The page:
Framework

27. Conceptual Hierarchy

image from www.bimframework.infoConceptual Hierarchy Current Version, full-size image (older version v1.0)

The BIM framework is composed of several interrelated conceptual constructs: models, taxonomies, classifications and dictionaries. A common conceptual ontology connects all conceptual constructs and makes explicit the relationship between them. Below is a generic description of the depicted conceptual parts:

Frameworks show “the gestalt, the structure, the anatomy or the morphology of a field of knowledge or the links between seemingly disparate fields or sub-disciplines” (Reisman, 1994, p. 92).

Models (conceptual models) are simplified representations and abstractions of the “enormous richness of this world” (Ritter, 2010, p. 360) (Lave & March, 1993).

Taxonomies are an efficient and effective way to organize and consolidate knowledge (Reisman, 2005) (Hedden, 2010). A well-structured taxonomy allows “the meaningful clustering of experience” (Kwasnik, 1999, p. 24).

Classifications are the “meaningful clustering of experience” (Kwasnik, 1999, p. 24) and “lies at the heart of every scientific field” (Lohse, Biolsi, Walker, & Rueter, 1994, p. 36). Classification is also a heuristic tool useful during the formative stages of discovery, analysis and theorizing (Davies, 1989).

Dictionaries constitute a a web of meaning (Cristea, 2004) connecting terms to each other and to other knowledge bases.


22. Collaborative Education Framework

Collaborative BIM Education Strategy - Part A v1.1

The collaborative education framework (CEF) has been developed as a joint effort between academia and industry in Australia. CEF was first published as part of the AIA/CA BIM in Practice, BIM Education position papers (AIA/CA, 2012) and is built around the principles, models, taxonomies, and classifications of the BIM Framework. CEF includes six main complementary components:

Component A. Identifying BIM Competencies

BIM competencies will be identified through peer-reviewed research, industry surveys, and the specialized knowledge and experience of industry associations.

Component B. Classifying BIM Competencies

BIM competencies will be clearly and consistently defined through a BIM dictionary clarifying BIM terms and acronyms across all topics; a syntax governing how BIM competencies are structured; a top-level taxonomy organizing BIM competency items into tiers, sets and topics; and a number of classifications (e.g. role groups, disciplines, difficulty levels, delivery modes, etc.) to filter BIM competencies to match learner requirements.

Component C. Collating Competencies and Developing BIM Learning Modules

A dedicated online BIM learning hub (refer to BIMexcellence.net) will be developed to collate competencies, and organize the development and delivery of BIM learning modules.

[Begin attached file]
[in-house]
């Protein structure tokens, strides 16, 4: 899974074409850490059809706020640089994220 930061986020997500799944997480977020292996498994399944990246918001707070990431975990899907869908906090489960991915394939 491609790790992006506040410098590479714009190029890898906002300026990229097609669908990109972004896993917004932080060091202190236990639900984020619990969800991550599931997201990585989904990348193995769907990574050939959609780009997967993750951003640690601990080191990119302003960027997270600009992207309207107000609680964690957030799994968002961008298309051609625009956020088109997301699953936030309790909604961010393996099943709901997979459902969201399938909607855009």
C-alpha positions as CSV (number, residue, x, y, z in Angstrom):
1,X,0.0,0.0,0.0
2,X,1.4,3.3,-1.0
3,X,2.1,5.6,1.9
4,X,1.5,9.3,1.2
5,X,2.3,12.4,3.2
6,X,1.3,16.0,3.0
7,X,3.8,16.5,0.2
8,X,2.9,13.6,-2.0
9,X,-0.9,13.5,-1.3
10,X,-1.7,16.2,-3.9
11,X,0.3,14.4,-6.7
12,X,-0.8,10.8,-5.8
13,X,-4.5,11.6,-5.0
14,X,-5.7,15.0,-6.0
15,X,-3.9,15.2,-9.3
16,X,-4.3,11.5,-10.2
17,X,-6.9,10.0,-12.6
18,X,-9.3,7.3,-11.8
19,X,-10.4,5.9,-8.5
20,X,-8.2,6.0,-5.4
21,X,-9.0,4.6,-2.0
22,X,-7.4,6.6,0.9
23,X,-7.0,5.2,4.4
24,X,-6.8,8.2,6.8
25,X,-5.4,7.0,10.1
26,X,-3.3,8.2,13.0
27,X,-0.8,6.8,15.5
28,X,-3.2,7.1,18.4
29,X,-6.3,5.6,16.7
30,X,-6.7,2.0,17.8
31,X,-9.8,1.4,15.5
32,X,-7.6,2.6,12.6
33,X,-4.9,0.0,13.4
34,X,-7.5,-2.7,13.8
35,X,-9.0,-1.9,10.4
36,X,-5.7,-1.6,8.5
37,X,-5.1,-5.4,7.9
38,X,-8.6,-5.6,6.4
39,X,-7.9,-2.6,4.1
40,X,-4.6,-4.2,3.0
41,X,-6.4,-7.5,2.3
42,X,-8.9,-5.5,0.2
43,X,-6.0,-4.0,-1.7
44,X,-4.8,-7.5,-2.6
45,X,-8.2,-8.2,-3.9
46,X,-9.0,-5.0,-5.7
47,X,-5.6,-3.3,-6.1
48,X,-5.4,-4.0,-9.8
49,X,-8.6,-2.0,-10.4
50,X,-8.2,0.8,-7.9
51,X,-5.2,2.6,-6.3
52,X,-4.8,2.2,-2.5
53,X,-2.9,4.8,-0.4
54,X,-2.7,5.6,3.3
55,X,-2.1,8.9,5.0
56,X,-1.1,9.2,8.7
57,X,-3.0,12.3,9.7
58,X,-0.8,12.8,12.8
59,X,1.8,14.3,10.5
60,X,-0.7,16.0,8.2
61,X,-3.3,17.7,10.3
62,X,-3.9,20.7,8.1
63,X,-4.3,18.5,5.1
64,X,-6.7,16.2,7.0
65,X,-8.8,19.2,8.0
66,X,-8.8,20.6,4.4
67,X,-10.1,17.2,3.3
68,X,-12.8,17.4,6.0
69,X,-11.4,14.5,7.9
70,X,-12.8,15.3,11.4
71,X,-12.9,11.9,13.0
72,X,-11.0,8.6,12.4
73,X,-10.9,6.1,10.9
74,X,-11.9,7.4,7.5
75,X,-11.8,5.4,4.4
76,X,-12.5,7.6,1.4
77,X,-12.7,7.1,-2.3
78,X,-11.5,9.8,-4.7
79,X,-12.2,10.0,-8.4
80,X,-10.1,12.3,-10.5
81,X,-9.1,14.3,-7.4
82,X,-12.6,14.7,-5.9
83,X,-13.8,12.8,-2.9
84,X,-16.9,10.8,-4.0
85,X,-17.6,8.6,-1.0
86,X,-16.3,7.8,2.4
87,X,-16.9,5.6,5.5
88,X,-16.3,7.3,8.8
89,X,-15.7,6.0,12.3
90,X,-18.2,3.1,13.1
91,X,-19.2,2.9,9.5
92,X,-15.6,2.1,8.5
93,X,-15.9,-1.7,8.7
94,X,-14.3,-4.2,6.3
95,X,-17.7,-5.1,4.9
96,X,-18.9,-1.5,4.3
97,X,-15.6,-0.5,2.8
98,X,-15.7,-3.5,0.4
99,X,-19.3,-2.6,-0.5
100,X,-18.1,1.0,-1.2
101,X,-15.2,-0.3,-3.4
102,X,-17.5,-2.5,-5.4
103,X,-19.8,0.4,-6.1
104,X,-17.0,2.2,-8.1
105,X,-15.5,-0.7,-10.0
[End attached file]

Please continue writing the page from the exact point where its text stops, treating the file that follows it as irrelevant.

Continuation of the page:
Component D. An Industry Framework for Professional Development

cooperation framework between industry associations will be formulated to encourage BIM-focused, collaborative Continuing Professional Development (CPD) across disciplines, specialities and industry trades.

Component E. An Academic Framework for BIM Education

An academic framework for tertiary and vocational BIM education will be adopted/adapted to encourage academic institutions to contribute-to and benefit-from the BIM learning hub.

Component F. The BIM Institute

A BIM institute will be initiated to facilitate the development and delivery of BIM learning across industry sectors; develop and maintain classification systems for organizing BIM learning; develop and maintain the BIM learning hub; develop a coordination framework between professional associations for the purpose of multidisciplinary BIM training and continuing professional development; initiate BIM collaboration labs for sharing knowledge and testing/demonstrating new workflows; conduct BIM-usage surveys; publish relevant papers and reports; and act as a central social space for all BIM learners and BIM learning providers.

 


16. Competency Flow

image from www.bimframework.infoCompetency Flow Framework (Full-size), replaces Competency Flow Model v1.0 (2013)
 


Modified Spe 24, 2016: The Competency Flow Framework describes how individual competencies can be identified, classified, aggregated and then used/re-used. The framework includes a number of components:

  • Competency Identification through analysing job advertisement; dissecting BIM-specific roles as defined within BIM guides, BIM management plans and similar documents; reviewing academic literature and industry publications; adopting and adapting formal skill inventories, competency pools, and accreditation criteria; and harvesting competency requirements from industry associations, organizations and subject matter experts.
  • Competency Classification under tiers, sets and topics - refer to BIM Competency Hierarchy and Competency Tiers
  • Competeny Aggregation into a structured inventory to allow their custom collation and retrieval (please refer to www.BIMexcellence.com to learn how classified BIM competencies have been aggregated through a database-driven web solution)
  • Competency Use and Reuse to perform three complementary actions: competency acquisition, competency application and competency assessment - please refer to Competency Engine

1. The Tri-Axial Framework

 

BIM_Framework_Tri-axial_Model

 

This Tri-axial framework explains the multi-dimensional relationship between three main axes of the BIM domain: the BIM Fields of activity (x-axis) identifying domain players, their requirements and deliverables; the BIM Stages (y-axis) delineating minimum capability benchmarks; and countless BIM Lenses (z-axis) providing the depth and breadth of enquiry necessary to identify, assess and qualify BIM fields and BIM stages.

Below is a short video briefly explaining the above on the dedicated BIM Framework YouTube channel: